- Growth potential in this industry is far from reaching its limit (currently, Dollar Stores only control about a 4% of total market share for groceries and other domestic supplies). Expert calculations reveal that over 15,000 Dollar Stores can still be introduced successfully in the U.S. market. The growth of disposable personal income over the past few years has provided, and is expected to continue to offer, another source of progress for the sector.
- The introduction of Tobacco sales at Dollar General will most likely boost their profit. Competing companies like Family Dollar have already implemented this policy, showing considerable signs of success. As stated by Howard Levine, CEO of Family Dollar, tobacco buyers spend 8% more in each shopping basket (not counting the Tobacco in the basket) and they tend to take 60% more trips to the shop than beer and wine consumers. Dollar General will make an incursion in the tobacco retailing, thus providing an opportunity for investors that could see the company´s profit grow considerably.
- The incursion of Wal-Mart and other retail giants into the small-box format retailing, along with aggressive expansion strategies implemented by other Dollar Store chains (principally, Family Dollar and Dollar Tree), generate fierce competition in the market. Store overlapping, although not substantial, is not negligible: overlapping (within a 3-mile radius) with other Dollar Stores reaches figures as high as 55%. The numbers, when compared to supermarkets, are somewhat lower, but still over 40%.
- Dollar General´s competitiveness largely relies on the payroll tax cut and the distribution of food stamps (which represent around 5% of the stores’ sales). Cuts and set-backs in these policies would considerably impact the company’s profit margin.
- Private Equity investors still own 19% of Dollar General's shares outstanding. This group has been selling stock consistently and will continue to do so, creating an overhang on the shares.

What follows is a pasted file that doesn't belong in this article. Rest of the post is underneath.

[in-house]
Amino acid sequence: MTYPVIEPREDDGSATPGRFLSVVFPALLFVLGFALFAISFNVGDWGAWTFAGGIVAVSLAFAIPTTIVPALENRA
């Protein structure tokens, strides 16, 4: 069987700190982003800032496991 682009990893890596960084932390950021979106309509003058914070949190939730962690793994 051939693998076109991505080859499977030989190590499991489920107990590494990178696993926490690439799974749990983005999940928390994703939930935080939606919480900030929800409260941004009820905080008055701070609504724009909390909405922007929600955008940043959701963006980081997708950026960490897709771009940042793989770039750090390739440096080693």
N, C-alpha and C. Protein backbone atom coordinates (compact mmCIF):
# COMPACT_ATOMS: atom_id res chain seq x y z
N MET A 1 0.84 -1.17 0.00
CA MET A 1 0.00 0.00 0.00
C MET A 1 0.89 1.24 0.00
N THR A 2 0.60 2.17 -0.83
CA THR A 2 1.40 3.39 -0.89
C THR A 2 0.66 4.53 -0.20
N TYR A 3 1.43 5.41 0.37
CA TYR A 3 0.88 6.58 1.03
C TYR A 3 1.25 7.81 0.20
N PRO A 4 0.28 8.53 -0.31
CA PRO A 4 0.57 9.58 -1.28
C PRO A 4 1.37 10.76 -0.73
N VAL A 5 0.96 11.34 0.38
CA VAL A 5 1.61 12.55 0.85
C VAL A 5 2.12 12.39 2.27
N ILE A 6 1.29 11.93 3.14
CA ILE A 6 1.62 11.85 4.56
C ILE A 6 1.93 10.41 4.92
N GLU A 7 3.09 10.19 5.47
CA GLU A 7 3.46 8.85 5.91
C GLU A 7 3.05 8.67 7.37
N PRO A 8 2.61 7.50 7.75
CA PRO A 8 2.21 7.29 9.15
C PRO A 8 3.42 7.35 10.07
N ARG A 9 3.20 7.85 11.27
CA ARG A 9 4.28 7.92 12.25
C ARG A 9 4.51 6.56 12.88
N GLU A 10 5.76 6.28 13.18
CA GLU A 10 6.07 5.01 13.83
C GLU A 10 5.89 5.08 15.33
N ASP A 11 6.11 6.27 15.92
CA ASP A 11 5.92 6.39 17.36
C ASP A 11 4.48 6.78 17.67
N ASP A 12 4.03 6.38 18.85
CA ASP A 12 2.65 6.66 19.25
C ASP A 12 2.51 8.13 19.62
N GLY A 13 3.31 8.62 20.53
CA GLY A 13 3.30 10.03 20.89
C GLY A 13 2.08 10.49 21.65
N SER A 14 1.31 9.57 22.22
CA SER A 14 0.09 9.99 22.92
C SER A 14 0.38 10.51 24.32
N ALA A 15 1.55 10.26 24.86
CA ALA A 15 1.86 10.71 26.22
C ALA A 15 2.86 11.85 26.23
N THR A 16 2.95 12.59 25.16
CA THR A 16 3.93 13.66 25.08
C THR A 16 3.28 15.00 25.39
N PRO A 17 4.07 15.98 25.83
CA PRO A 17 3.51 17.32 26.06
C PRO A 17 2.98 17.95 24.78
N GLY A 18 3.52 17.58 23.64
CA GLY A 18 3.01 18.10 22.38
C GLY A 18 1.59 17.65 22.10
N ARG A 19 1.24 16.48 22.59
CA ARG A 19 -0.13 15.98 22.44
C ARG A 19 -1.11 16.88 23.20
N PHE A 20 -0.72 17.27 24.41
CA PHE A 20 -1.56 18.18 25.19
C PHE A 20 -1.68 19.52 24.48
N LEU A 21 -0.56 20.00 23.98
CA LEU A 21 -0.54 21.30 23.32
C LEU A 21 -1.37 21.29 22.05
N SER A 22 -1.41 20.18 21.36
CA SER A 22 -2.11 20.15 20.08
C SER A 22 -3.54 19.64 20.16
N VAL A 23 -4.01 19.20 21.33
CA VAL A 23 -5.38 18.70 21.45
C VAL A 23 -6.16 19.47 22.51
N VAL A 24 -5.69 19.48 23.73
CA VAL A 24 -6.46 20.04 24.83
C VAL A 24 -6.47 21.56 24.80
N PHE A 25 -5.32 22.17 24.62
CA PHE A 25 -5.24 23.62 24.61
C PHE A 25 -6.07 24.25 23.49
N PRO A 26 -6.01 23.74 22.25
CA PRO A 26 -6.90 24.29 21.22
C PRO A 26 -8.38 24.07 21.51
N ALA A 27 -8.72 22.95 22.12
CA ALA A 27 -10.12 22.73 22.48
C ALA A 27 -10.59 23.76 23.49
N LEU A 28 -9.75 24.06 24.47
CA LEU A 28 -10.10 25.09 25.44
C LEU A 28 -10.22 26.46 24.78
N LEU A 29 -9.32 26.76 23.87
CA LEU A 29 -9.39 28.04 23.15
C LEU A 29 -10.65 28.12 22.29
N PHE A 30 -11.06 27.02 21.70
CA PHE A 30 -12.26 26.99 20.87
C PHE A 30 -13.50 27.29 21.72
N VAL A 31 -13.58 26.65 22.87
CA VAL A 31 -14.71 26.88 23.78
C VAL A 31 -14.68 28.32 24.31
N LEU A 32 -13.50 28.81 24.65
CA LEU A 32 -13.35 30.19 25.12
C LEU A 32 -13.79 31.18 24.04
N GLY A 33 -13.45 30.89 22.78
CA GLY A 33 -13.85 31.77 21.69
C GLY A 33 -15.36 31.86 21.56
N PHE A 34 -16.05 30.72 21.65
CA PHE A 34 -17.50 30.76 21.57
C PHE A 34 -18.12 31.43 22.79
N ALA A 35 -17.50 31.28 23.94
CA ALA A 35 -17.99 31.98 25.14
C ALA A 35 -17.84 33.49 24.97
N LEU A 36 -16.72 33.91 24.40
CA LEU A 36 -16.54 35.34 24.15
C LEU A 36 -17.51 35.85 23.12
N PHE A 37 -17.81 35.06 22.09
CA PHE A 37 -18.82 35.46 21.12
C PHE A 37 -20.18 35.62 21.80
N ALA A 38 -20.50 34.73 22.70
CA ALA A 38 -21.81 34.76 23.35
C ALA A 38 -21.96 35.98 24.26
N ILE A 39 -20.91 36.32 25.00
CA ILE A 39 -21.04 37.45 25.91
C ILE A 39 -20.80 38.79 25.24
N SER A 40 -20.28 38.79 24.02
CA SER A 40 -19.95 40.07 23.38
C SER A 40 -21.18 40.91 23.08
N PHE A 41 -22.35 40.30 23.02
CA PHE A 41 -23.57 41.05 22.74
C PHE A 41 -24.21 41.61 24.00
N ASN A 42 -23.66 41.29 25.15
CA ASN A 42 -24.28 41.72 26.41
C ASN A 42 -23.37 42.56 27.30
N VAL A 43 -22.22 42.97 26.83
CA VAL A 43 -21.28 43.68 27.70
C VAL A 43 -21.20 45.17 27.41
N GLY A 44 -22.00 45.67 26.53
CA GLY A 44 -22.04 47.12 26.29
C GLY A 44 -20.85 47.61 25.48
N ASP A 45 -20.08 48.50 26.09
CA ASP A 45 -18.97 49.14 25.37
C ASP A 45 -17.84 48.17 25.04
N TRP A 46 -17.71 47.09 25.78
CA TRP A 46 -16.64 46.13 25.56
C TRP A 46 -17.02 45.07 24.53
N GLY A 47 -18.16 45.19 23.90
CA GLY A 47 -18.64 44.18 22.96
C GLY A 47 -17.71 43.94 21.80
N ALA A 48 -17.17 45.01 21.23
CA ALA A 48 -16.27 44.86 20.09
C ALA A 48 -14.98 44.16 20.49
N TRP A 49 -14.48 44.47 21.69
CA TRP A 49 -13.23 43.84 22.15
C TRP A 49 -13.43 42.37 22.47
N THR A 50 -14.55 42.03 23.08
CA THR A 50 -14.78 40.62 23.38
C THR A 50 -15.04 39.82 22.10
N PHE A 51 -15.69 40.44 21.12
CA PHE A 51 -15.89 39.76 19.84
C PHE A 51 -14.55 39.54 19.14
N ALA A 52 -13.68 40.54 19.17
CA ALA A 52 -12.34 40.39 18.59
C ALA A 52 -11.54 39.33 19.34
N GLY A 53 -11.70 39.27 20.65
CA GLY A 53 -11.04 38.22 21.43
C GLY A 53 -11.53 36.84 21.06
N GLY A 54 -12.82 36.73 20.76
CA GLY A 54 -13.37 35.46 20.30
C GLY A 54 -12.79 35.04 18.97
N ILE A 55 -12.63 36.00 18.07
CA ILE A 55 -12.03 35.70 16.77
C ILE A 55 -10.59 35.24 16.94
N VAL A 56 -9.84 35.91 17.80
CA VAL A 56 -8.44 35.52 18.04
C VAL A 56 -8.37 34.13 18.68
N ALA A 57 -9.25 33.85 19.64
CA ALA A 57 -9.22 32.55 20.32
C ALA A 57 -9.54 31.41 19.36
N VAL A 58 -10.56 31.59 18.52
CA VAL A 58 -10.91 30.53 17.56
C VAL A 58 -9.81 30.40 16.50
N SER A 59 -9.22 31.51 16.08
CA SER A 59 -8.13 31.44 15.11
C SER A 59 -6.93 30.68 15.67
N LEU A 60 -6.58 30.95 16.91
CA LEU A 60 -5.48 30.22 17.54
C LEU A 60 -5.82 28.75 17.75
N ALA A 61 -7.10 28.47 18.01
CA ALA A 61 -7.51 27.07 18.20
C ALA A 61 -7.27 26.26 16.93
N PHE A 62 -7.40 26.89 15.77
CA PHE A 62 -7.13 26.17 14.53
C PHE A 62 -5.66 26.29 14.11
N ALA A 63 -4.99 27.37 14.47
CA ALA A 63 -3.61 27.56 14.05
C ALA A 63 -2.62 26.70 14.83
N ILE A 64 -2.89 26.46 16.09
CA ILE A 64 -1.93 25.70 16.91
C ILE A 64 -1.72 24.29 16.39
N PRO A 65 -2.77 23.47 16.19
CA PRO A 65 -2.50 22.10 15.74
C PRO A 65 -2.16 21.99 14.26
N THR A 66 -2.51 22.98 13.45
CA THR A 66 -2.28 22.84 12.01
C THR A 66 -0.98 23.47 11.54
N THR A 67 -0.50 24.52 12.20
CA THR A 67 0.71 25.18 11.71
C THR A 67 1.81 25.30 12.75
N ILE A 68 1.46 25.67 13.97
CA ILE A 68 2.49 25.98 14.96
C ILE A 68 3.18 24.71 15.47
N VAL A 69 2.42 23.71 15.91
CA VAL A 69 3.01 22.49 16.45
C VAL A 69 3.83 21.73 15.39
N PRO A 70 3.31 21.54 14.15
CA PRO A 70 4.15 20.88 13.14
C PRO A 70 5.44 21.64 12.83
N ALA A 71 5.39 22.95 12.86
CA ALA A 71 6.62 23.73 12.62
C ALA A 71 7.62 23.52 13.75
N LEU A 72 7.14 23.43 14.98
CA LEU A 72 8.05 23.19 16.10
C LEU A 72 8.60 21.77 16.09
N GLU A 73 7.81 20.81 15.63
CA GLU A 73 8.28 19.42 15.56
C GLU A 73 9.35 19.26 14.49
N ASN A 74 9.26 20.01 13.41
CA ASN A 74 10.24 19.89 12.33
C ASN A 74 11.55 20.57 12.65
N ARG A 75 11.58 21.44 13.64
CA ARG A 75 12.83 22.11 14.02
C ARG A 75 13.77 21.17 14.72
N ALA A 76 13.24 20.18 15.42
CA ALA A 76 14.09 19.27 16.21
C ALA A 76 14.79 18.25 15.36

- Family Dollar appears to have entered a period of outperformance relative to its peers. While Family Dollar has typically lagged Dollar General, it has started a number of strong initiatives, such as an aggressive remodeling campaign, the roll-out of tobacco, a new distribution agreement with McLane and the eventual roll-out of beer and wine. Bolstered by new management with critical small box experience, Family Dollar recently accelerated multiple initiatives that should yield industry leading comparable sales growth, strong earnings growth, and increased competitive pressures to Dollar General.
Foolish bottom line
Although the Dollar Store segment is fast-paced, many believe that its momentum is not over, and growth opportunities are still plenty. Dollar General might not be the right call at the moment, since the stock provides limited upside.
Victor Selva has no position in any stocks mentioned. The Motley Fool has no position in any of the stocks mentioned. Try any of our Foolish newsletter services free for 30 days. We Fools may not all hold the same opinions, but we all believe that considering a diverse range of insights makes us better investors. The Motley Fool has a disclosure policy. Is this post wrong? Click here. Think you can do better? Join us and write your own!